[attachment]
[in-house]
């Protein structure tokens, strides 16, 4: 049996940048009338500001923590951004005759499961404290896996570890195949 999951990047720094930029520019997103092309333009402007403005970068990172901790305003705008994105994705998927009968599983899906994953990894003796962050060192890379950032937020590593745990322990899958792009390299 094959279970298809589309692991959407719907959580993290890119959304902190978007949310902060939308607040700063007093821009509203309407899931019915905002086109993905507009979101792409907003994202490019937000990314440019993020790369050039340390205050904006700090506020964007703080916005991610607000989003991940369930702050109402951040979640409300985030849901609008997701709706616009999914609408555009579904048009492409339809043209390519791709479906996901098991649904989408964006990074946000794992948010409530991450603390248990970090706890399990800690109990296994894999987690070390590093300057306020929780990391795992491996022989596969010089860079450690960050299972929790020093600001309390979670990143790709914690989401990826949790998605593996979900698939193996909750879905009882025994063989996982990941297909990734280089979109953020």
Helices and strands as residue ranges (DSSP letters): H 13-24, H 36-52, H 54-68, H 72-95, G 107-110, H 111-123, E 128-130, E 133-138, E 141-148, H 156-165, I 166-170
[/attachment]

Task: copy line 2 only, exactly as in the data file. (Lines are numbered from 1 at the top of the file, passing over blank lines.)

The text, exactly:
């Protein structure tokens, strides 16, 4: 049996940048009338500001923590951004005759499961404290896996570890195949 999951990047720094930029520019997103092309333009402007403005970068990172901790305003705008994105994705998927009968599983899906994953990894003796962050060192890379950032937020590593745990322990899958792009390299 094959279970298809589309692991959407719907959580993290890119959304902190978007949310902060939308607040700063007093821009509203309407899931019915905002086109993905507009979101792409907003994202490019937000990314440019993020790369050039340390205050904006700090506020964007703080916005991610607000989003991940369930702050109402951040979640409300985030849901609008997701709706616009999914609408555009579904048009492409339809043209390519791709479906996901098991649904989408964006990074946000794992948010409530991450603390248990970090706890399990800690109990296994894999987690070390590093300057306020929780990391795992491996022989596969010089860079450690960050299972929790020093600001309390979670990143790709914690989401990826949790998605593996979900698939193996909750879905009882025994063989996982990941297909990734280089979109953020």